A lawyer for Virginia Thomas, the longtime conservative activist and wife of Supreme Court Justice Clarence Thomas, has told the Jan. 6 select committee that he has “serious concerns” about any interview the panel would conduct with her.
The letter throws cold water on the prospect of a voluntary interview between Thomas and the committee, which investigators are seeking.
“I would also note that this has been a particularly stressful time as the Thomases have been subjected to an avalanche of death threats and other abuse by the unprecedented assault on the conservative Supreme Court Justices and their families,” attorney Mark Paoletta said in an 8-page letter to the panel dated Tuesday and obtained by POLITICO.
Paoletta also wrote that he needs a better justification of the committee’s legislative aims before recommending Thomas, who is known as Ginni, speak to its investigators.
“As she has already indicated, Mrs. Thomas is eager to clear her name and is willing to appear before the Committee to do so,” he wrote. “However, based on my understanding of the communications that spurred the Committee’s request, I do not understand the need to speak with Mrs. Thomas.”
Paoletta noted that the committee is seeking Thomas’ testimony in part because she invited John Eastman — a key player in then-President Donald Trump’s post-election legal efforts — to speak to a group of activists.
But, Paoletta added, such an invite was less significant than has been suggested.
“An invitation from Mrs. Thomas is an invitation to speak, and nothing more,” he wrote. “It is not an endorsement of the speaker’s views, nor is it any indication of a working relationship between the speaker and Mrs. Thomas. In fact, Mrs. Thomas often does not share the views of those invited leaders or activists.”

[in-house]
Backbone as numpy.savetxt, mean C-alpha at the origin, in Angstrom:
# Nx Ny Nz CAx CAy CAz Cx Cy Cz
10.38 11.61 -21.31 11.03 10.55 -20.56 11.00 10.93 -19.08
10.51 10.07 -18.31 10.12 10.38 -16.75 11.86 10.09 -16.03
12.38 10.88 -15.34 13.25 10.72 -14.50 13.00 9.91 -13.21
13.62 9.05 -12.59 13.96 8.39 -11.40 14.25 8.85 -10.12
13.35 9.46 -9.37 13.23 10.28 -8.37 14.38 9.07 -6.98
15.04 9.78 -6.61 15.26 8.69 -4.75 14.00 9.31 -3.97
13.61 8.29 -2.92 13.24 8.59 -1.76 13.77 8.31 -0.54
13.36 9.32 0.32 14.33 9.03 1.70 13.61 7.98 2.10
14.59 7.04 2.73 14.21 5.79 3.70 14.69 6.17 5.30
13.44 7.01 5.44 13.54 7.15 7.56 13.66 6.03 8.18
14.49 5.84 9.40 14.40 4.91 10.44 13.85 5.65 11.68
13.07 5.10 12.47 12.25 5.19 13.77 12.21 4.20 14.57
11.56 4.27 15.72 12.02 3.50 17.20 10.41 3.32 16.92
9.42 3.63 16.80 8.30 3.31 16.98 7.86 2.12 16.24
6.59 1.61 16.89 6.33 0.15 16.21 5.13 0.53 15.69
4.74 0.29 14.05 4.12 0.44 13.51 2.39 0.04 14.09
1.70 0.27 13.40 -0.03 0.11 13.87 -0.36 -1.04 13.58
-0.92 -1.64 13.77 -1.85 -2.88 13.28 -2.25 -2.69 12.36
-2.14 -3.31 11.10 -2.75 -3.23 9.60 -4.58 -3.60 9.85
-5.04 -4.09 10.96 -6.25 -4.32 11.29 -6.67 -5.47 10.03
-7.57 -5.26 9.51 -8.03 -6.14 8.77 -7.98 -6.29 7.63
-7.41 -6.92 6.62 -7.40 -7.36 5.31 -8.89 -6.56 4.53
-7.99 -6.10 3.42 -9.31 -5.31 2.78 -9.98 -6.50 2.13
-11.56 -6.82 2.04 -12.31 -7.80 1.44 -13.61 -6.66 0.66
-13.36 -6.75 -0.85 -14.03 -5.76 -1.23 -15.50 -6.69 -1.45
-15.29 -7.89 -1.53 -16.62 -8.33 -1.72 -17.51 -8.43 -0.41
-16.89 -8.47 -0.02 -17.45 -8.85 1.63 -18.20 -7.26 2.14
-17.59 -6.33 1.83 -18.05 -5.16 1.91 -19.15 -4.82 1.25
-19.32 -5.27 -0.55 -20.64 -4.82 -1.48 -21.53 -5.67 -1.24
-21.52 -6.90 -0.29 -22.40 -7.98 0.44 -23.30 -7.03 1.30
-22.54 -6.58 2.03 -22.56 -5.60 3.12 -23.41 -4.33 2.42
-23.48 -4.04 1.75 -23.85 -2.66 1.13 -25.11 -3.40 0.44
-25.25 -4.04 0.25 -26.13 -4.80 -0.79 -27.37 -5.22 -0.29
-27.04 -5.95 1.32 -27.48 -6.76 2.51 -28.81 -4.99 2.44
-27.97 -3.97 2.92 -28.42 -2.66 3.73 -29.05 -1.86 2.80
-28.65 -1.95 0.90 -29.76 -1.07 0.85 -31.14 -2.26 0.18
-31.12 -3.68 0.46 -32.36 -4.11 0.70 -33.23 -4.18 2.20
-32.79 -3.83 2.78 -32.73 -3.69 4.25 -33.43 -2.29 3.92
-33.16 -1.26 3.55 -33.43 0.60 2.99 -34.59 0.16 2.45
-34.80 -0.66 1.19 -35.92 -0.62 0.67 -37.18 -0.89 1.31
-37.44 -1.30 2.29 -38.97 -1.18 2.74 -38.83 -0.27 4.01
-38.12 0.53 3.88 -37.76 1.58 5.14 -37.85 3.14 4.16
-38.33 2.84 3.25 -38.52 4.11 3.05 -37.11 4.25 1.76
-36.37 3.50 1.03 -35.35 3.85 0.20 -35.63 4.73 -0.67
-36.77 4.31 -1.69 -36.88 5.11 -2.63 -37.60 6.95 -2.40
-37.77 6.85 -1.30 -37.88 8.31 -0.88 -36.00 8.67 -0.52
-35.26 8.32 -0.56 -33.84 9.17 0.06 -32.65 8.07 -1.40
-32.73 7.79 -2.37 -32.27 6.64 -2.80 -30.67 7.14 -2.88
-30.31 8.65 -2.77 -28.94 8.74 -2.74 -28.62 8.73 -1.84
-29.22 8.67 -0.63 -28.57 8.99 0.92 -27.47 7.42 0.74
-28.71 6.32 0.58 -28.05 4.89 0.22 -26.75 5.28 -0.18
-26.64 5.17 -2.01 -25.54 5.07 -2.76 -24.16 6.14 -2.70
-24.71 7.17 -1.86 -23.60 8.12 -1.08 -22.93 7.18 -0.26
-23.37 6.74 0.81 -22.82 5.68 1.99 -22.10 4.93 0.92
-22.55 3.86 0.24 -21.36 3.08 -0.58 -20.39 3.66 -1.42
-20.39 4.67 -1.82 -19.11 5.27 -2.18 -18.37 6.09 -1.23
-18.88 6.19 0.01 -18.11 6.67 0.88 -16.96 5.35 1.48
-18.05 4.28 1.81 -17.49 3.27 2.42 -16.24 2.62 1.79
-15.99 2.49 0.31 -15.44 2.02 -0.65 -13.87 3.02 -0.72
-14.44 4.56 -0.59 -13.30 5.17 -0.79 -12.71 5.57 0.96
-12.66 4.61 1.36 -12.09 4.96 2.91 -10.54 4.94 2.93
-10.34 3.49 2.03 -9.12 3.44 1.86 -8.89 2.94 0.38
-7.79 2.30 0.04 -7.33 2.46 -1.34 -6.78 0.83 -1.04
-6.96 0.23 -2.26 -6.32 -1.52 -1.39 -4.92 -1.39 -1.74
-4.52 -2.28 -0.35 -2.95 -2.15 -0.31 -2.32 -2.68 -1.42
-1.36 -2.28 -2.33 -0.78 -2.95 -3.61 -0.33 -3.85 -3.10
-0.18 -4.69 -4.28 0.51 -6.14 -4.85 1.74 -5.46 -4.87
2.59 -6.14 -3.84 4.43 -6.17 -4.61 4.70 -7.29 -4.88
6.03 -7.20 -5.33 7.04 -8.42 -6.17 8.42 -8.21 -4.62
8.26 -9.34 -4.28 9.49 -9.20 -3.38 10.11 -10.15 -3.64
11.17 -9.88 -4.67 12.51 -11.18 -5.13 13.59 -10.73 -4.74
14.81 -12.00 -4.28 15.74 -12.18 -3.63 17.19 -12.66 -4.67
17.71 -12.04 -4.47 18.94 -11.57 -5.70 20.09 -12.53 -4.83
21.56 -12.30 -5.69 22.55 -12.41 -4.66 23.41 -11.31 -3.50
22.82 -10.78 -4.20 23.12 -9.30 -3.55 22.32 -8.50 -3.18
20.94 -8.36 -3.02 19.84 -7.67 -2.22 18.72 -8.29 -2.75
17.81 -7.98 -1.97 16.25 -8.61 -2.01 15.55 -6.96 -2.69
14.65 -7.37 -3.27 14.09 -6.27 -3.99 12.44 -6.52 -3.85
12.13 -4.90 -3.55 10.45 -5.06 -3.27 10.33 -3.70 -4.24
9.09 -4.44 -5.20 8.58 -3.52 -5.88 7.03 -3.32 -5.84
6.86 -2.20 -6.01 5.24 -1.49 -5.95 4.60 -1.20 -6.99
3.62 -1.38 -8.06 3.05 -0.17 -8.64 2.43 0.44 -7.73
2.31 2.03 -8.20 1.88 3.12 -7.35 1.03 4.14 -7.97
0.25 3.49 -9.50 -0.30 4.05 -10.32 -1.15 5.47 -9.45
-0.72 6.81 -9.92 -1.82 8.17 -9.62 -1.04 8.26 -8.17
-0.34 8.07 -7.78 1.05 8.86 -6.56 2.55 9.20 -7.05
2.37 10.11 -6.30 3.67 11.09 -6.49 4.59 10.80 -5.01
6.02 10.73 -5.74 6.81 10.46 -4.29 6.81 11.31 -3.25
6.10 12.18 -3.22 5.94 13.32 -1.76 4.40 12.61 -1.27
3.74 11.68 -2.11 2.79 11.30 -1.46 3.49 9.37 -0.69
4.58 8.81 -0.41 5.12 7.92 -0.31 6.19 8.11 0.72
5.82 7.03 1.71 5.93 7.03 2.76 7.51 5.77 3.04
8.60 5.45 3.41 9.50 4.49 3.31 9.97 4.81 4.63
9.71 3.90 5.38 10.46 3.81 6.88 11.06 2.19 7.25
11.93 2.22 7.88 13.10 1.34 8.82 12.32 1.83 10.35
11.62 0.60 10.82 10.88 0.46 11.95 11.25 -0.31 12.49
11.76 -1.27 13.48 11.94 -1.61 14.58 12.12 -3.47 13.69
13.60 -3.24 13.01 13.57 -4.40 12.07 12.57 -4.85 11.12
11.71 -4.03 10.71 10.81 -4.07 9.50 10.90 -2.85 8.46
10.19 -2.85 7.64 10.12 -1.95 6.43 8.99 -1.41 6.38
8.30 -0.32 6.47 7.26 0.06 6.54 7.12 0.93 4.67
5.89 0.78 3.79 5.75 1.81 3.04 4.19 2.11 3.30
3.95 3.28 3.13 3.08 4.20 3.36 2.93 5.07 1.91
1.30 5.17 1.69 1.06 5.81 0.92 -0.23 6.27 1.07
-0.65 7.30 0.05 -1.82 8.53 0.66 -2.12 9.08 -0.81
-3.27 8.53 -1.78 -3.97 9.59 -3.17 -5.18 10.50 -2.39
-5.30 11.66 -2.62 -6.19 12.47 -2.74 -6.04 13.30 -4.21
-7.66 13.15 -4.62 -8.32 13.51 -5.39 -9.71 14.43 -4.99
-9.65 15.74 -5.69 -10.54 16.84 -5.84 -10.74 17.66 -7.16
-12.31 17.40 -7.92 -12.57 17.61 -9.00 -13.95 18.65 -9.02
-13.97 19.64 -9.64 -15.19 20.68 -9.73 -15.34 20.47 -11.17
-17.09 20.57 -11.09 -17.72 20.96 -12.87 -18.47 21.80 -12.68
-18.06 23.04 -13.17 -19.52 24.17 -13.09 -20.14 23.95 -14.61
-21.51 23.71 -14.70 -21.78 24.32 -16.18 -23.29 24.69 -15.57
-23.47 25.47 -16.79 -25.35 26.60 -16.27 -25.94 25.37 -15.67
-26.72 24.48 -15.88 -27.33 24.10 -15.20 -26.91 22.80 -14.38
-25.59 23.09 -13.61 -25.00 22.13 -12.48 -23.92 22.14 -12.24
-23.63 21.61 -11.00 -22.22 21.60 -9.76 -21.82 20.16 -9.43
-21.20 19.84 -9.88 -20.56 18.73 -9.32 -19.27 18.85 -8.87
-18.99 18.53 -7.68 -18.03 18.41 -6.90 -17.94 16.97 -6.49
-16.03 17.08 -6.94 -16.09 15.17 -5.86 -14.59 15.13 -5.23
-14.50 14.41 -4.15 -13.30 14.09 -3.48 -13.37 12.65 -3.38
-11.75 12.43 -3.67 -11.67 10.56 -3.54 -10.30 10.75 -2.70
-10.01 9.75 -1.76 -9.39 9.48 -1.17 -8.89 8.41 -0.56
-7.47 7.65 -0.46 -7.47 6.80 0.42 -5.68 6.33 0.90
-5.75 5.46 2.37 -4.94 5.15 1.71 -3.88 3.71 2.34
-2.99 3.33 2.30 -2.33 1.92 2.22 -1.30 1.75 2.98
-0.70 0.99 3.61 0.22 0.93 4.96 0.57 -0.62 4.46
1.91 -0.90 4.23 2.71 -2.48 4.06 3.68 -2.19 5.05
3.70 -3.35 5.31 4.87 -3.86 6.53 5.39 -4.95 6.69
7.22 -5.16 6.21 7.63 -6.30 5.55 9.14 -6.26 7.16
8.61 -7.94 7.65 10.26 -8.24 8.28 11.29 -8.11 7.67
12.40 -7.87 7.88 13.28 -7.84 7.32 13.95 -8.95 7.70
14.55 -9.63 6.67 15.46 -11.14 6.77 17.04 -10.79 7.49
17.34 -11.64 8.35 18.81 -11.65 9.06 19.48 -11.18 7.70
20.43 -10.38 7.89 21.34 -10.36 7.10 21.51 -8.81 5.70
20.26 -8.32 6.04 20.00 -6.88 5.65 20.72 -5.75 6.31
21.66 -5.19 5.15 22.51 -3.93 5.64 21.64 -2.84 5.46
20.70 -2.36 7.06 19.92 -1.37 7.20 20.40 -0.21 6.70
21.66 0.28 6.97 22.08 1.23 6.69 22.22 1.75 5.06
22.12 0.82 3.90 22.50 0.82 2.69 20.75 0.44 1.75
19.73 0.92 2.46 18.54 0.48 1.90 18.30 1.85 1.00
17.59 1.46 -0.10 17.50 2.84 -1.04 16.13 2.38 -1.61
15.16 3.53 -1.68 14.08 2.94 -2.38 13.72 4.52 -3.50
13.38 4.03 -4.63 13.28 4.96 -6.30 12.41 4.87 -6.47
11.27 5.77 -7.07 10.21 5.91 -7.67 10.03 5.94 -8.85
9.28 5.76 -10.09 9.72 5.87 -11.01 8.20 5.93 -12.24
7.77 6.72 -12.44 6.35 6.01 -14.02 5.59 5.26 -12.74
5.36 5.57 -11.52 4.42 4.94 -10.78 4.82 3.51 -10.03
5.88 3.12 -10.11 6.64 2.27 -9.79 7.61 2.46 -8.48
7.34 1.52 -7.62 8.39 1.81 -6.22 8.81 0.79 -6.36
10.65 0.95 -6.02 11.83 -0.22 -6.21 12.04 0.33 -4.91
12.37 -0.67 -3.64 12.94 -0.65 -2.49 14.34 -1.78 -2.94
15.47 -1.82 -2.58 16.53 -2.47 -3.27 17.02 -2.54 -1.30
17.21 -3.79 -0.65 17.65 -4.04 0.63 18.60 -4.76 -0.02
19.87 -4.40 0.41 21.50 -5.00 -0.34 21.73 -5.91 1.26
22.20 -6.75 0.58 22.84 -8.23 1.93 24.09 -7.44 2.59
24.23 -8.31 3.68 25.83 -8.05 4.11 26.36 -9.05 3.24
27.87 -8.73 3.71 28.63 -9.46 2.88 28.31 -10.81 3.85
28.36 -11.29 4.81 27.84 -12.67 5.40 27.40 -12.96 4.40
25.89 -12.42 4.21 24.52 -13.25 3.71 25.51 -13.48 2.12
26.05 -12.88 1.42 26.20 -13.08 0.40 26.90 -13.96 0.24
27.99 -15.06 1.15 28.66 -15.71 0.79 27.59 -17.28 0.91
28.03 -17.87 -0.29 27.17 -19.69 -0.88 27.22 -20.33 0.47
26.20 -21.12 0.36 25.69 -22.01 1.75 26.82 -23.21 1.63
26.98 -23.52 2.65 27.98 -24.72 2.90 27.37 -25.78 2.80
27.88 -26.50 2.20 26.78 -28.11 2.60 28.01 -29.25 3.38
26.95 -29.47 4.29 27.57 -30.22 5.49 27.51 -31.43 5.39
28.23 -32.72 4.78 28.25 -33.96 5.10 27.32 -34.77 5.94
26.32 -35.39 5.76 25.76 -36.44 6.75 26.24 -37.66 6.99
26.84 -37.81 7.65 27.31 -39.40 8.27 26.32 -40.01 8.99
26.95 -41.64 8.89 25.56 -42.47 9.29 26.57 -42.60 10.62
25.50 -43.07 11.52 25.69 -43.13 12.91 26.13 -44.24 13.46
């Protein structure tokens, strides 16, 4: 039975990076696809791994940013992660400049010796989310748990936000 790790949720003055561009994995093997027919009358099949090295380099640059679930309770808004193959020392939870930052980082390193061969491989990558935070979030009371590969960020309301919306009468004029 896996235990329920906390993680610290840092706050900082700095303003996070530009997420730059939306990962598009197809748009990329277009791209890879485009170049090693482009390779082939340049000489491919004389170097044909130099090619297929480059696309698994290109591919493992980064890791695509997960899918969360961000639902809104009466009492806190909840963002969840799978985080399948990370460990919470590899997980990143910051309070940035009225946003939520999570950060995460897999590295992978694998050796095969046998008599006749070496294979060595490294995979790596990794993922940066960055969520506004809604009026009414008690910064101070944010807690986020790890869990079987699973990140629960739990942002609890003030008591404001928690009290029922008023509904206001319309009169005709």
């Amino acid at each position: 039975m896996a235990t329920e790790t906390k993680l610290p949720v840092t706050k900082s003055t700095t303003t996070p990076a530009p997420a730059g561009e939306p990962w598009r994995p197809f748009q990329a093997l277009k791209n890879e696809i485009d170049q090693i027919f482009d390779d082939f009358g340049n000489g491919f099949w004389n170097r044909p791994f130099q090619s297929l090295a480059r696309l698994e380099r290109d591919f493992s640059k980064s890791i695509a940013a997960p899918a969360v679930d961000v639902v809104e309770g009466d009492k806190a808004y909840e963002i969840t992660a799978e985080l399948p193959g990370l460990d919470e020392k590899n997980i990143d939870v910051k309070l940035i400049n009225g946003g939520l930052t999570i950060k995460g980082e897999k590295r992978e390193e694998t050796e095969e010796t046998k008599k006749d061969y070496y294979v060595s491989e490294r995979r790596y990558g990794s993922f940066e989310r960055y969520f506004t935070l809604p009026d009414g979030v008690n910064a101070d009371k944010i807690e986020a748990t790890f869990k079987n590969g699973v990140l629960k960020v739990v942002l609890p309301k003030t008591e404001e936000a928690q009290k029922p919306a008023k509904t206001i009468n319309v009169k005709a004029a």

Paoletta also categorically denied that Thomas and Eastman discussed litigation strategy related to the Supreme Court. And he said Thomas’s post-election texts with then-White House Chief of Staff Mark Meadows were “entirely unremarkable.”
“She was simply texting with a friend,” he added.
Paoletta also noted criticisms of electoral processes made by a host of Democrats in prior election cycles, including a comment from Jan. 6 committee member Rep. Jamie Raskin (D-Md.) in 2016. And Paoletta highlighted disparaging comments that the committee’s chair, Rep. Bennie Thompson (D-Miss.), has made about Justice Thomas — including, in 2014, that he “doesn’t like Black people, doesn’t like being Black.”
A spokesperson for the select panel declined to comment. Thomas did not immediately respond to an email requesting comment about her lawyer’s letter.
Congressional investigators sent Thomas a letter last week requesting her testimony, citing evidence she had exchanged emails with Eastman, an architect of the legal strategy underpinning Trump’s attempt to stay in power after he lost the 2020 election.
Thomas emerged as a piece of the select panel’s investigation in March, when the Washington Post and CBS published text messages from her to Meadows in which Thomas pushed the then-chief of staff to fight harder to contest the election results and appeared to pass along conspiracy theories about the election.
Eastman has denied discussing matters before the Supreme Court with Thomas or her husband, and has released one of his emails with Ginni Thomas about an invitation to on election litigation with a group called the “Frontliners.”
The Daily Caller reported earlier on the Paoletta letter.